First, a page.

State-run lenders will likely approach the central bank with a proposal that the credit risk weight requirement for regional rural banks (RRBs) for advances against gold ornaments and individual housing loans be brought on a par with that of public sector banks, banking sources told FE.
Currently, commercial banks, including the PSBs, assign greater risk weight to loans against gold than RRBs. However, their risk weight for individual housing loans is lower in certain categories than that of RRBs.
The risk weight is assigned to each asset held by a bank in accordance with the guidelines issued by the Reserve Bank of India (RBI). The weight is typically based on the element of risks involved in holding it by the bank. Risk-weighted assets are used to gauge the minimum amount of capital that banks must hold in order to reduce the chances of insolvency.
As the government intends to further strengthen the RRBs in a time-bound manner, given their crucial role in boosting credit flow in rural India, it “makes sense to align their credit risk weight with that of PSBs and other commercial banks”, said one of the sources. The Indian Banks Association may make such a request to the RBI, he added.
In case of individual housing loans up to Rs 75 lakh, banks have to assign a risk weight of 35-50%, depending on the loan-to-value ratio. Loans beyond Rs 75 lakh attract a risk weight of 50%. However, RRBs are supposed to assign a risk weight of 50% for such loans up to Rs 75 lakh, beyond which a weight of 75% is warranted.
While commercial banks have to assign risk weight of 125% for loans against gold, RRBs have to keep it at 50% for loans up to Rs 1 lakh and 100% beyond this limit, the source said.
In recent months, the finance ministry has stepped up efforts to modernise the RRBs, hoping to better utilise their reach within rural India for credit disbursement. Already, the ministry has issued guidelines to allow RRBs to list on the bourses and raise funds if they have net worth of at least Rs 300 crore over the previous three years and if they fulfil certain other criteria.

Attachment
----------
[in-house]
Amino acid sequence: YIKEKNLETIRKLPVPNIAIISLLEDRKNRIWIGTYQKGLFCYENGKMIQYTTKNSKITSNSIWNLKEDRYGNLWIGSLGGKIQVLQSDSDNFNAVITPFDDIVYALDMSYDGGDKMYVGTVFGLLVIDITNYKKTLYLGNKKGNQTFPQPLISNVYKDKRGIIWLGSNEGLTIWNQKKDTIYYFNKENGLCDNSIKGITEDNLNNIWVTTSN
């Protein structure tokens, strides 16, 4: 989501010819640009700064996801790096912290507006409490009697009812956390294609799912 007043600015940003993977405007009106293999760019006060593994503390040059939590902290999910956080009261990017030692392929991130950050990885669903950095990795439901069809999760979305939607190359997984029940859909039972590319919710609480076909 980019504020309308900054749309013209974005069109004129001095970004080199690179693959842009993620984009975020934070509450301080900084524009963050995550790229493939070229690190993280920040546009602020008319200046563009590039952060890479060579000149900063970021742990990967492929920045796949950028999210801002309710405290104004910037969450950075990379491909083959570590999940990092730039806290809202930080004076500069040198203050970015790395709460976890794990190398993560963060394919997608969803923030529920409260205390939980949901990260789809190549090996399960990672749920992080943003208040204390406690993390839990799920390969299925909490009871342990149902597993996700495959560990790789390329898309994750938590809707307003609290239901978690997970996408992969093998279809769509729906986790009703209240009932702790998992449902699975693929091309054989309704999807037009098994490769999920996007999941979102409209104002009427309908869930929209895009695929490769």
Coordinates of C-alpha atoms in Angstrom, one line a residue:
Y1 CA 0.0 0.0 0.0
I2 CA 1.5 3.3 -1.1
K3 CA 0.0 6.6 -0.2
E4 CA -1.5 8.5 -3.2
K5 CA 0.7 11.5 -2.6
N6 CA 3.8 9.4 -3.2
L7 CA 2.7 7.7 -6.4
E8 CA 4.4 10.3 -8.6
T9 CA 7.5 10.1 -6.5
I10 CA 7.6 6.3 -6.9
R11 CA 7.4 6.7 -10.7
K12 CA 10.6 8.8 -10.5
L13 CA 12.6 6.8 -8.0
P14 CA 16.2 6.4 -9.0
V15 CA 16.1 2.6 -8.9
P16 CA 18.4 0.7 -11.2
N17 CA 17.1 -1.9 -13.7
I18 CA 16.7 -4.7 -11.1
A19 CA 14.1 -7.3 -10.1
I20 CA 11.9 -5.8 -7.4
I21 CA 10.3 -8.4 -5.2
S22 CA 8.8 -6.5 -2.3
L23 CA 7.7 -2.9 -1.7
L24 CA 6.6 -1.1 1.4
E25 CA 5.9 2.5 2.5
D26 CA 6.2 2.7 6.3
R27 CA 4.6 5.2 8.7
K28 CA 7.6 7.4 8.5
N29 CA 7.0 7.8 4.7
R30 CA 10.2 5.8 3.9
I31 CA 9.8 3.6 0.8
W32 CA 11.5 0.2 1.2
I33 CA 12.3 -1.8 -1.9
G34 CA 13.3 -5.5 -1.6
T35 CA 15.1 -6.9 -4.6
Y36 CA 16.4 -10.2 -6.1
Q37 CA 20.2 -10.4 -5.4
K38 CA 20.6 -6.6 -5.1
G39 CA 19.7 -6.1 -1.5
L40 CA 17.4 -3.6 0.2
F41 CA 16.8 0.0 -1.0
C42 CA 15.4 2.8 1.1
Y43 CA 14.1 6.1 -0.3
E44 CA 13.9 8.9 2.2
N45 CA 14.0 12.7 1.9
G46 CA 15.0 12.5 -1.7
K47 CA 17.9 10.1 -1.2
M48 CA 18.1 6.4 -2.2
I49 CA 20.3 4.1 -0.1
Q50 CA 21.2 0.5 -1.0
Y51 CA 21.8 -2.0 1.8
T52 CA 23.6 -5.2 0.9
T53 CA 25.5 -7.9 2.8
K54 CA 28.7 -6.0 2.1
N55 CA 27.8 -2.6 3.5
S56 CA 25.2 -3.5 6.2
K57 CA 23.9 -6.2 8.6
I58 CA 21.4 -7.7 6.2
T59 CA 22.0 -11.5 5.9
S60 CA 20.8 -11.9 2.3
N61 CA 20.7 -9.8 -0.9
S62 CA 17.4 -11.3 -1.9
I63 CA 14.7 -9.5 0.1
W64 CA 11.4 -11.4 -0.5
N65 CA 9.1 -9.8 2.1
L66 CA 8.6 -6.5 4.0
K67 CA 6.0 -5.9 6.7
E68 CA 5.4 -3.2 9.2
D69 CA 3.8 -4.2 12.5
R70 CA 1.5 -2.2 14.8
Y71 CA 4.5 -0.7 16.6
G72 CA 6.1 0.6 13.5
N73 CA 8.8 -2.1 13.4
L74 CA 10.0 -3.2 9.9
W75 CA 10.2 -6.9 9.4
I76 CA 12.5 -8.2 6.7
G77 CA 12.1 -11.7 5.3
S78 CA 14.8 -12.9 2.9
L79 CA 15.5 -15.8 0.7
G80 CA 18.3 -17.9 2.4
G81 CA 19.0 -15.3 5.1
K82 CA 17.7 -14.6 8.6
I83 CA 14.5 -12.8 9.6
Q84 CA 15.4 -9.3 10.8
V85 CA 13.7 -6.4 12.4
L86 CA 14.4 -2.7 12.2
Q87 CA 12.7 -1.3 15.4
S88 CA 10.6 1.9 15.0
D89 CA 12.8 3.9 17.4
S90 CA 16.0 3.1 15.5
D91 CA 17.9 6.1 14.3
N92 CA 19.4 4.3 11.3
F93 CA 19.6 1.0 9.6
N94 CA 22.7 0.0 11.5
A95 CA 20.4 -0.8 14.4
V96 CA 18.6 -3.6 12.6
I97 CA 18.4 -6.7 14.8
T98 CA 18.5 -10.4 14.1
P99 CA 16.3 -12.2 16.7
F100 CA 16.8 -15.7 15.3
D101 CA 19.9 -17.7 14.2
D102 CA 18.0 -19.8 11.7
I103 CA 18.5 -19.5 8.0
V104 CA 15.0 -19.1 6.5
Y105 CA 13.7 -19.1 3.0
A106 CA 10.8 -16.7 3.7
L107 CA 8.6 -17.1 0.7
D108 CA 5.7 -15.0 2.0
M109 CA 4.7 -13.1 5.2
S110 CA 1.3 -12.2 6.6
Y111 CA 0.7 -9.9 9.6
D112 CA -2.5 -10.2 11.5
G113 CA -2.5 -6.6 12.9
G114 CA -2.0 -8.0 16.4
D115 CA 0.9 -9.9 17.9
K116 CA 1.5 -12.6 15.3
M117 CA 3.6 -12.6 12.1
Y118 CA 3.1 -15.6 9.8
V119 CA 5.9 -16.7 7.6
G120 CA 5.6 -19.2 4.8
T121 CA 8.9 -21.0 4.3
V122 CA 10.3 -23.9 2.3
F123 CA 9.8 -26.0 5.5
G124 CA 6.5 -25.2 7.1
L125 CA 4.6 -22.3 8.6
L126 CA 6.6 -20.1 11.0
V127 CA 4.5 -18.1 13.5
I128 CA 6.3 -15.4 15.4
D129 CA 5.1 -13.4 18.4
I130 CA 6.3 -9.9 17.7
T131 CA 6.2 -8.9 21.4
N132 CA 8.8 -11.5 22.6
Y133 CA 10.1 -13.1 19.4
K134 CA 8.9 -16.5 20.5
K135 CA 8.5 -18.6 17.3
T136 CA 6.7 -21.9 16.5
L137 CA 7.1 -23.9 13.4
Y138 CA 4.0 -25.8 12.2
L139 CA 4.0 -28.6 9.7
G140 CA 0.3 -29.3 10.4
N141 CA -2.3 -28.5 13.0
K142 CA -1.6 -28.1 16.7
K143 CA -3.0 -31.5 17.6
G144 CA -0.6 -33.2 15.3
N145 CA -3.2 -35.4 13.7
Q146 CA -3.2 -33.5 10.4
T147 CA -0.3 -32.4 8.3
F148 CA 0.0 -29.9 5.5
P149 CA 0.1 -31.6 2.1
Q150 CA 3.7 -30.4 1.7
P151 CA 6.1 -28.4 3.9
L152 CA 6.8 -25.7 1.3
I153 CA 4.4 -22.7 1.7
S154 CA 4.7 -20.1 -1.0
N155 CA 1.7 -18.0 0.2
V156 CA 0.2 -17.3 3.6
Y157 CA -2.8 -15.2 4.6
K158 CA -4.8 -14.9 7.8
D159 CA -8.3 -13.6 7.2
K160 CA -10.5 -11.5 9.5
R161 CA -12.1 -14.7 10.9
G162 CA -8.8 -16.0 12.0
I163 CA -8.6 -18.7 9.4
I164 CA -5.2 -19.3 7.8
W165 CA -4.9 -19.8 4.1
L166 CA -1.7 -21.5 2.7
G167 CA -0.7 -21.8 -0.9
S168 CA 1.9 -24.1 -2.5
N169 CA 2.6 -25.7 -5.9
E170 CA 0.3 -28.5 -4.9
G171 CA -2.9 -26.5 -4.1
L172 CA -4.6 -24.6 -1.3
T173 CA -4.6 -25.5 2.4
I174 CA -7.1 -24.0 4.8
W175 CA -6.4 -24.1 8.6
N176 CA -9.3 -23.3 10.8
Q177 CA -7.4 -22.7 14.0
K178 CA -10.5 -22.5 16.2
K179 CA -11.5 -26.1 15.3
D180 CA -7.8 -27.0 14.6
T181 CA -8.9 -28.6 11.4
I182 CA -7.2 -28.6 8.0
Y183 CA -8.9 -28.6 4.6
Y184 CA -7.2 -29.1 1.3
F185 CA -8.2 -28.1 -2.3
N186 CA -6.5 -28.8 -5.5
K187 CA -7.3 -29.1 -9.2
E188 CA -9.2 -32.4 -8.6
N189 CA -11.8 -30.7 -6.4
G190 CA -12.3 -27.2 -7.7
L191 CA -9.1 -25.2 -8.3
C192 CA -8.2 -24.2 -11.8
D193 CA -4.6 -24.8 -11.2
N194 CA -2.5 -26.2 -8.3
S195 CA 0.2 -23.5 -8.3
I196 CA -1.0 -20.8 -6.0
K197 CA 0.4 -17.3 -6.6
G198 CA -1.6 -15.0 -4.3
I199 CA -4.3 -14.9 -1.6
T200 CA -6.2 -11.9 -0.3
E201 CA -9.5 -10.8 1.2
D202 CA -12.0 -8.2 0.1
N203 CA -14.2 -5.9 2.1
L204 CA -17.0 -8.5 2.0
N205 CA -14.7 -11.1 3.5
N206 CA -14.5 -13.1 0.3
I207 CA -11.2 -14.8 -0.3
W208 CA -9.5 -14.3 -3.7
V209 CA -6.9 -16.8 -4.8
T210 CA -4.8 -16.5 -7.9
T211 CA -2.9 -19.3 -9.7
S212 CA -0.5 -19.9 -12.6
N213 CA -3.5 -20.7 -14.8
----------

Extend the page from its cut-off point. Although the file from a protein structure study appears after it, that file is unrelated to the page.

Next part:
According to the draft guidelines issued by the finance ministry, such banks must also have a capital adequacy of 9% in each of the previous three years and recorded operating profit of at least Rs 15 crore for a minimum of three out of the preceding five years.
There should not be any accumulated loss and the RRB should have offered at least 10% return on equity in three out of the previous five years, according to the norms.
Currently, the country has 43 RRBs that are backed by 12 state-run banks (sponsor banks). Usually, the central government holds 50% in RRBs, while the relevant sponsor banks and state governments hold 35% and 15%, respectively.
The RRBs have 283 million depositors and 26 million borrowers. About 30 of the 43 RRBs collectively earned a net profit of Rs 1,682 crore in FY21.
RRBs, historically, have witnessed higher gross non-performing assets ratio than commercial banks. As of March 2021, while the GNPA ratio of commercial banks hit 7.3% of their advances, that of RRBs turned out to be higher at 9.4%, showed the RBI data.